Saturday, January 26, 2008
One of the most important reformers during the Progressive era was Helen Keller (1880-1968). Well known for learning how to communicate despite visual and auditory impairments, Keller wrote books, went on speaking tours (with her teacher Anne Sullivan) and worked tirelessly on behalf of the blind, founding Helen Keller International. Keller's activism and convictions aligned her with socialist causes during her lifetime, and she was a member of the Industrial Worker's of the World, or "Wobblies."
Keller's papers are at the American Foundation for the Blind. This collection houses photographs, artifacts and awards from Keller's life, and documents and writing. Of particular interest are her comments about World War I, a letter to Woodrow Wilson, reflections on faith (read her exchanges with Mark Twain on this page too), and thoughts on education.
Also read her statement from "This I Believe" (1951), learn more about her work on behalf of women, and her thoughts about the senses.
There is an on-line HK kid's museum, a web presence for Ivy Green, Keller's birthplace, and a page for a women's hall of fame. There is even a Helen Keller Festival in Alabama. Check out her wikiquote page as well. Read an interview with Keller here, and watch video clips about Keller here and here and here.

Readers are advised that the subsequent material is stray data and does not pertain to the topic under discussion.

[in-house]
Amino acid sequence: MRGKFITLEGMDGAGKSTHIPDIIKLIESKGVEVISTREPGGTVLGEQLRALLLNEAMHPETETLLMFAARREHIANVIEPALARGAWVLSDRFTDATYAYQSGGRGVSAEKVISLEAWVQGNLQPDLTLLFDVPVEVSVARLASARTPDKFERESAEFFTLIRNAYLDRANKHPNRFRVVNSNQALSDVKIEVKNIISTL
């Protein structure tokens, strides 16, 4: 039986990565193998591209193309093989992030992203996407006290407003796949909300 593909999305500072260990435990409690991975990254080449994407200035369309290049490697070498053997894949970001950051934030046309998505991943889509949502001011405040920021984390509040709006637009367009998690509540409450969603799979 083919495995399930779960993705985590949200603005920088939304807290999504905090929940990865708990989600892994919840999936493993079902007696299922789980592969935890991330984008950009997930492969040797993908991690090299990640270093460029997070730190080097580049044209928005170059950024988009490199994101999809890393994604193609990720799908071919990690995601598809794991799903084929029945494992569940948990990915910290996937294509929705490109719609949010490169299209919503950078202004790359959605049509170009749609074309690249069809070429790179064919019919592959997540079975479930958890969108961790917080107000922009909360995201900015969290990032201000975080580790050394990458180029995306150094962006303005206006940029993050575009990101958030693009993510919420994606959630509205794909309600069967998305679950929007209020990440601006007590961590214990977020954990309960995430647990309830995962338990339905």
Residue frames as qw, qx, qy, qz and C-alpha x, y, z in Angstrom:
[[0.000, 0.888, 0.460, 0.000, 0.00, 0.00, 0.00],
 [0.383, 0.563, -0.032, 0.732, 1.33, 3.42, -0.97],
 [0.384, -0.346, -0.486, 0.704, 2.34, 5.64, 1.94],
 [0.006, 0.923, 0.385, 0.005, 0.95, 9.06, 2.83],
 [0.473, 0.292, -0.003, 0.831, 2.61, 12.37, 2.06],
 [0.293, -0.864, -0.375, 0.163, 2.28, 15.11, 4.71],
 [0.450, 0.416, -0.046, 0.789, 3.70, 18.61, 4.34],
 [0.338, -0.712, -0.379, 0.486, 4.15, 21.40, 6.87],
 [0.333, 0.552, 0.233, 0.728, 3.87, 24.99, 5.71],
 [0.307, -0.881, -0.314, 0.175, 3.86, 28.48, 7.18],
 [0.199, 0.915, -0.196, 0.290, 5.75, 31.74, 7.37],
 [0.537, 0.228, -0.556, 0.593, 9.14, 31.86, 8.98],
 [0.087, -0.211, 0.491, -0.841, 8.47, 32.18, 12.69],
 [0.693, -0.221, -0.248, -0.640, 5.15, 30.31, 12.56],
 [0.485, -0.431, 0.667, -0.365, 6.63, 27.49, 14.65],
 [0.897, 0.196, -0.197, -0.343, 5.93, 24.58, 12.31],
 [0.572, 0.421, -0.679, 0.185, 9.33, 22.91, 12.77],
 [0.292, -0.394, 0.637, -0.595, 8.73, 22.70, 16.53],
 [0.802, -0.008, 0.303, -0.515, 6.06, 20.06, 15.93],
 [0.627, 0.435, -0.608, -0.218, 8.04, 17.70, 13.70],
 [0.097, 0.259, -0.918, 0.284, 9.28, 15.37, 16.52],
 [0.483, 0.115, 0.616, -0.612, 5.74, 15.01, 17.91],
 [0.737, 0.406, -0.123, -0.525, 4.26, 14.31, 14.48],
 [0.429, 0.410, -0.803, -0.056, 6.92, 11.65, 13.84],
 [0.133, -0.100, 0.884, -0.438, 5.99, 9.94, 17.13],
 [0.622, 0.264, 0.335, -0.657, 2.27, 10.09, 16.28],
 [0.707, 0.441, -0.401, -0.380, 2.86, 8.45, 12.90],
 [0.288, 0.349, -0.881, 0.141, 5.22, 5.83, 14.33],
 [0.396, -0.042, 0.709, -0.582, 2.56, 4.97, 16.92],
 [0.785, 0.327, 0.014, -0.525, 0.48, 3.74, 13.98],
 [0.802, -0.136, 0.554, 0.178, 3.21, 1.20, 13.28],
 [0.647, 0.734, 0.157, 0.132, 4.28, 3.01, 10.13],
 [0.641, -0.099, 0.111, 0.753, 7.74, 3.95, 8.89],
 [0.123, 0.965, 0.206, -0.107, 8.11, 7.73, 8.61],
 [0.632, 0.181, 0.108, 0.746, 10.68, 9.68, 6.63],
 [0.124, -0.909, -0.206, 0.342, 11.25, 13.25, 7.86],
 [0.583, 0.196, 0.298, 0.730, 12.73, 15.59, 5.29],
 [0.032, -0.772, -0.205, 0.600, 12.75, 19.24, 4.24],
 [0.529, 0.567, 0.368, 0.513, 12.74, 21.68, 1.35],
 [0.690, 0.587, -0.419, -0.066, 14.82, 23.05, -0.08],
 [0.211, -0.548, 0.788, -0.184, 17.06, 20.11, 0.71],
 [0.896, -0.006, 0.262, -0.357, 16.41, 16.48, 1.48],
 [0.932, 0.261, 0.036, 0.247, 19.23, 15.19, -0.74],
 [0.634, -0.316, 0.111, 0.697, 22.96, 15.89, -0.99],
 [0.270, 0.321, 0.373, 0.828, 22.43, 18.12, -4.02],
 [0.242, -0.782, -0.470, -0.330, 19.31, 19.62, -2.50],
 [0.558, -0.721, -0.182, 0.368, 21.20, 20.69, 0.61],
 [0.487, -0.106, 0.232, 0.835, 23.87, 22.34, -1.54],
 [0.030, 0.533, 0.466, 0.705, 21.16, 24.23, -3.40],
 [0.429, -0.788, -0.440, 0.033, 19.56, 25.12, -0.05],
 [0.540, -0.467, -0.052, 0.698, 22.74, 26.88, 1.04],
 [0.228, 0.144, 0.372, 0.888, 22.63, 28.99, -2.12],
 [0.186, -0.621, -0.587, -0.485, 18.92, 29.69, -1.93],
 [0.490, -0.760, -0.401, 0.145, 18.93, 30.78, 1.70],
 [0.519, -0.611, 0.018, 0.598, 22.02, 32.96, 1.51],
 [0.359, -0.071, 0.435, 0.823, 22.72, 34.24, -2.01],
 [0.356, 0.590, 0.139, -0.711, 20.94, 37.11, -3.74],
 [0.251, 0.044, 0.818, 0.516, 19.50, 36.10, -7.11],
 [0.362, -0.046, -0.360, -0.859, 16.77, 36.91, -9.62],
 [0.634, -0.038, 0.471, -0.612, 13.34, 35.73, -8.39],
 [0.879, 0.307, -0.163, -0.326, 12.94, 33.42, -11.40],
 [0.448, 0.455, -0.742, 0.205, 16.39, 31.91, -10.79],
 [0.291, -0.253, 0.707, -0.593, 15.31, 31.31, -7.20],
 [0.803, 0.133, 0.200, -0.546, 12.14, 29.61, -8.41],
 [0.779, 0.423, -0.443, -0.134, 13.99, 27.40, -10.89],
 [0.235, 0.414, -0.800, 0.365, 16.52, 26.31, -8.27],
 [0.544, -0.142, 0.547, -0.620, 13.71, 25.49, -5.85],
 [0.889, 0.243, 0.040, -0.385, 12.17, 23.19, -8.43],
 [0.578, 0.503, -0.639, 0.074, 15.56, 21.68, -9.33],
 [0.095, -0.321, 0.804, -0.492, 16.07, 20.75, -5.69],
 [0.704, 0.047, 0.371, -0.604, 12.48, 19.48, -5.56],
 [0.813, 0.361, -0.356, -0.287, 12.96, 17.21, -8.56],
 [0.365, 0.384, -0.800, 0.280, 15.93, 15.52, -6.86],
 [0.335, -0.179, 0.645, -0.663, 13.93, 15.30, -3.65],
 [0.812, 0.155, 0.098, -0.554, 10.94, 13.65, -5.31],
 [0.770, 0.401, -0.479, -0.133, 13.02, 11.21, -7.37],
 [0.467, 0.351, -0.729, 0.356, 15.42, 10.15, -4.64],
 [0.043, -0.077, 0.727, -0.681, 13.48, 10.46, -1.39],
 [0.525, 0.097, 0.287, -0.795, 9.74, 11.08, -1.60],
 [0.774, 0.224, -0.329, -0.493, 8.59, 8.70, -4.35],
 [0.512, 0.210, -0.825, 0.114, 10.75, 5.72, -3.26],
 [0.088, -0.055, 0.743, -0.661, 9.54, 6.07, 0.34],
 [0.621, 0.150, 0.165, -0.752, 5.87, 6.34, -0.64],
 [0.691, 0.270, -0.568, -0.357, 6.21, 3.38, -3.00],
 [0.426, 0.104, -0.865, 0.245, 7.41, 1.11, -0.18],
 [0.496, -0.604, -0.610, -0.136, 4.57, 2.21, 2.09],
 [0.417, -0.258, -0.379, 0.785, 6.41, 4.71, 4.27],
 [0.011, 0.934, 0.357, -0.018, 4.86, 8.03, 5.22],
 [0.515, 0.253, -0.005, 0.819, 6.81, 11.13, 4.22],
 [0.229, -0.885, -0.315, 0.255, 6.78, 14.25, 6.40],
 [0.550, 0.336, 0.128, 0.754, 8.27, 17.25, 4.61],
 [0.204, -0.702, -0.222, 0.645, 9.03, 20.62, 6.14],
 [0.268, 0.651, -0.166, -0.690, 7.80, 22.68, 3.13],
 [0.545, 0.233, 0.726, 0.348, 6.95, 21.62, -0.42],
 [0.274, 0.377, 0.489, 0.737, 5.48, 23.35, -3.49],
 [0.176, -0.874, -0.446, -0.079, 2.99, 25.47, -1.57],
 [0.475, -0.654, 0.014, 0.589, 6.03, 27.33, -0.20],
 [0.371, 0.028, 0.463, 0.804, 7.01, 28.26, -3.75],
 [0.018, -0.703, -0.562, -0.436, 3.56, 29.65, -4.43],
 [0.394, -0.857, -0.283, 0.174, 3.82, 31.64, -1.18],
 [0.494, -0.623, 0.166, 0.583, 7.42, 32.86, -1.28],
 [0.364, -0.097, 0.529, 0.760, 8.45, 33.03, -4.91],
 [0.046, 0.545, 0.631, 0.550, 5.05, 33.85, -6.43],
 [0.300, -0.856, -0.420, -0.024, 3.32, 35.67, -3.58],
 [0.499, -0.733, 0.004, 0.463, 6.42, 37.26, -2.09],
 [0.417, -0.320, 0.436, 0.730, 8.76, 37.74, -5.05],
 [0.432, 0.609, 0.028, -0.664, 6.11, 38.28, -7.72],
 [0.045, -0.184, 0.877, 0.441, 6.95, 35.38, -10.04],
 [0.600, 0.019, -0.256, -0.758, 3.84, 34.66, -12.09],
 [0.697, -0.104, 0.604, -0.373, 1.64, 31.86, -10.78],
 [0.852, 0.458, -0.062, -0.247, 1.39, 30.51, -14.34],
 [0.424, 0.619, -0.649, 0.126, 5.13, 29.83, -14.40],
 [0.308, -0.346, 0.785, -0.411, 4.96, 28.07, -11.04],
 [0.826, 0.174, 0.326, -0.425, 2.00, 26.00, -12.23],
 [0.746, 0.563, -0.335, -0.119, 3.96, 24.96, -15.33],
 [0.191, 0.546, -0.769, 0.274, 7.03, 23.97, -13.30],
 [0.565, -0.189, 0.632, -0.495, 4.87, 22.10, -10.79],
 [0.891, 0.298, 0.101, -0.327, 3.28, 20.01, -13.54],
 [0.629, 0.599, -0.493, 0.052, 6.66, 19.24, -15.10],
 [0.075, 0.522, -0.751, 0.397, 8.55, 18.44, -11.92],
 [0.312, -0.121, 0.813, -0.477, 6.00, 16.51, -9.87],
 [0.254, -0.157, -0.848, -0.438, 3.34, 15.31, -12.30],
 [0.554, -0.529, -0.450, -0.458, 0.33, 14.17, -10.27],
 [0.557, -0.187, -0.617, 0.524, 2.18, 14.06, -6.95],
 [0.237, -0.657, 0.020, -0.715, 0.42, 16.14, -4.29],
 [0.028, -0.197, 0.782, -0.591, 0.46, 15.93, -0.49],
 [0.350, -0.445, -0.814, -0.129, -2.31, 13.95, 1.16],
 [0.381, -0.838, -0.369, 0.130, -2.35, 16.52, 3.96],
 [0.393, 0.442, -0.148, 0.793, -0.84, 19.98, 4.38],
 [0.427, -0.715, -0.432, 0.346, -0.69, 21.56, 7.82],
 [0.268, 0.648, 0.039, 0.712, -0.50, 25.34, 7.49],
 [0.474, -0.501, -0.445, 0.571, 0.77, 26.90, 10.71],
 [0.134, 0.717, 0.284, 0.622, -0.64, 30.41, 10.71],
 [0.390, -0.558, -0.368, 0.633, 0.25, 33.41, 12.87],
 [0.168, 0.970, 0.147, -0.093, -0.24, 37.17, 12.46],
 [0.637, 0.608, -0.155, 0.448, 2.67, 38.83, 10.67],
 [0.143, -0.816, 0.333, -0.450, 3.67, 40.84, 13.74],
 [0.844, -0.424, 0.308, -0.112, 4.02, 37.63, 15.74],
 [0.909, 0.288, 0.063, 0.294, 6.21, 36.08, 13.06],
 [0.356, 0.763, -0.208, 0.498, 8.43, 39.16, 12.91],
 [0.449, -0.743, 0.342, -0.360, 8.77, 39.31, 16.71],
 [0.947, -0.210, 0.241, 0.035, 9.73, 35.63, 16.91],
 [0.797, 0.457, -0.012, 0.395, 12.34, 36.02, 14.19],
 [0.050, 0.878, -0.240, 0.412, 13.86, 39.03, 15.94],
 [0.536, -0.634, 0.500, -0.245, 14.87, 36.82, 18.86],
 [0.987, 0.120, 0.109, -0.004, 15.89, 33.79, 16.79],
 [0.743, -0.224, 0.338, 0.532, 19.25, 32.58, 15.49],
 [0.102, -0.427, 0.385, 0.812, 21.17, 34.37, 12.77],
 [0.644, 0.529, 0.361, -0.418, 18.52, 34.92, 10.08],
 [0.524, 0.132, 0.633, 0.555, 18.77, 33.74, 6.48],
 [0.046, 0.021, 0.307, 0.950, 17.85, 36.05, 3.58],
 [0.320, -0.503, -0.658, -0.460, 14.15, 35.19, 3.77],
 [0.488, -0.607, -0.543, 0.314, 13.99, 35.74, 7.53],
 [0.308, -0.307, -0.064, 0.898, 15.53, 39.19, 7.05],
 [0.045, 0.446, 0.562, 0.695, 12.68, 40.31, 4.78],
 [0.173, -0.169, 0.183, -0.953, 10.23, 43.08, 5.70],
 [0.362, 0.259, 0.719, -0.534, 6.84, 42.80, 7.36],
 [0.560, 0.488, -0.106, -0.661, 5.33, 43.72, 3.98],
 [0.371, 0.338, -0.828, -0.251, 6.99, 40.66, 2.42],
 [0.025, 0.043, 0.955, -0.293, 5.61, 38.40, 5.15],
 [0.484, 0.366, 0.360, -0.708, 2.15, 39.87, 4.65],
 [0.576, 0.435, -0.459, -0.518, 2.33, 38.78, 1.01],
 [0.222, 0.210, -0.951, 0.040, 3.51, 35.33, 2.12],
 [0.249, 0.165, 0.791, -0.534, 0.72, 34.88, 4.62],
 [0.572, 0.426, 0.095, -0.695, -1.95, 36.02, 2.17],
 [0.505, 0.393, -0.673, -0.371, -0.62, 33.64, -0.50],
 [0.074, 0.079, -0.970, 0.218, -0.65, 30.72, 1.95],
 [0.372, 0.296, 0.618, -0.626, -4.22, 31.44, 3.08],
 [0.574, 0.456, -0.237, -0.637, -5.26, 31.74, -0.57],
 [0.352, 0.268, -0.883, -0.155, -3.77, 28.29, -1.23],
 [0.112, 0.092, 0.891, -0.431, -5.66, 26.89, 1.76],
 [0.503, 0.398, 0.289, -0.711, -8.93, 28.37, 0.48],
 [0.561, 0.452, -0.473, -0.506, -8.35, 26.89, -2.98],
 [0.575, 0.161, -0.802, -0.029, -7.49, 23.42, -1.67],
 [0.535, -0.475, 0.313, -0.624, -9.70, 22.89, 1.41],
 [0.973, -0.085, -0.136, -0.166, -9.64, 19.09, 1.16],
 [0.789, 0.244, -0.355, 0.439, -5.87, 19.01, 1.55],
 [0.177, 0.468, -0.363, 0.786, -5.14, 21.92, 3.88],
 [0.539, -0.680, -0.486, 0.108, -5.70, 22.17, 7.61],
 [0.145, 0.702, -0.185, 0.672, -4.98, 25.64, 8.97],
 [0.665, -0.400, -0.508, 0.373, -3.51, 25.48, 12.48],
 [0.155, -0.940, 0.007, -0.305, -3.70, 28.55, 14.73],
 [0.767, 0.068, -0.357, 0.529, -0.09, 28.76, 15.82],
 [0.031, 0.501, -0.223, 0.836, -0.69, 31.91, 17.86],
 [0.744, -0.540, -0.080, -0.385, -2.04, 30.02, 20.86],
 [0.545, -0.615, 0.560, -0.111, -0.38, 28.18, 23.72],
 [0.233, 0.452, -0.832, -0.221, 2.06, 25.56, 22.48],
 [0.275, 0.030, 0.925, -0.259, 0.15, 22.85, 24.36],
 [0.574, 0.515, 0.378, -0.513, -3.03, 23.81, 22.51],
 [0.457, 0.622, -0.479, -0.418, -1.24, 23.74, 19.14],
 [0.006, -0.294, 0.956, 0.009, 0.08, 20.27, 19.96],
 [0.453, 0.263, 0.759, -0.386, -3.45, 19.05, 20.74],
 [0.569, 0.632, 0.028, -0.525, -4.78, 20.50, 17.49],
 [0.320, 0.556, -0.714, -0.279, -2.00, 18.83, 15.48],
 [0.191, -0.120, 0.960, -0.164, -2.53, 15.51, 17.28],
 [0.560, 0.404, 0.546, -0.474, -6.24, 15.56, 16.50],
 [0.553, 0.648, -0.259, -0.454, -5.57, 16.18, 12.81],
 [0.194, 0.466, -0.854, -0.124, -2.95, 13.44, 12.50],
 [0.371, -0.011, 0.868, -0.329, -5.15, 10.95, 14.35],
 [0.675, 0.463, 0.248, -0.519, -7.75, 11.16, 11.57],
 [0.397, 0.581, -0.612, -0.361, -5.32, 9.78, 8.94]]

Famous writings include an autobiography The Story of My Life (1903)--published the same year as The Souls of Black Folk--as well as "The World I Live In" (1908). Keller also published writing on socialism, "Out of the Dark" (1913), and a book on her Christian faith titled My Religion (1927). Many of her writings are available on-line here and here. A page devoted to her engagement with socialism is here. Similar to Du Bois, the FBI investigated the activities of Keller. Check out the file here. About how society remembers Keller, read this fascinating article.
Interestingly enough, W.E.B. Du Bois met Helen Keller in Roxbury, Massachusetts, while he was a student at Harvard. "Perhaps just because she was blind to color differences in this world," Du Bois wrote in 1931, "I became intensely interested in her, and all through my life I have followed her career."
Du Bois goes on to tell a story where when Keller once visited her home state of Alabama she "courageously and frankly...spoke out on the iniquity and foolishness of the color line. It cost her something to speak. They wanted her to retract, but she sat serene in the consciousness of the truth she had uttered. And so it was proven, as I knew it would be, that his woman who sits in darkness has a spiritual insight clearer that that of many wide-eyed people who stare uncomprehendingly at this prejudiced world" (Herbert Aptheker, ed., Writings by W.E.B. Du Bois in Non-Periodical Literature , p. 164).
Who is Helen Keller, and how much, if at all, has your view about her changed as a result of reading some of the things she said? Why? If you could ask Keller one question about her life, what would it be?
Read and respond by 7:50am, Tuesday 1/29.
[Photo credit here.]
Posted by Phil at 7:35 AM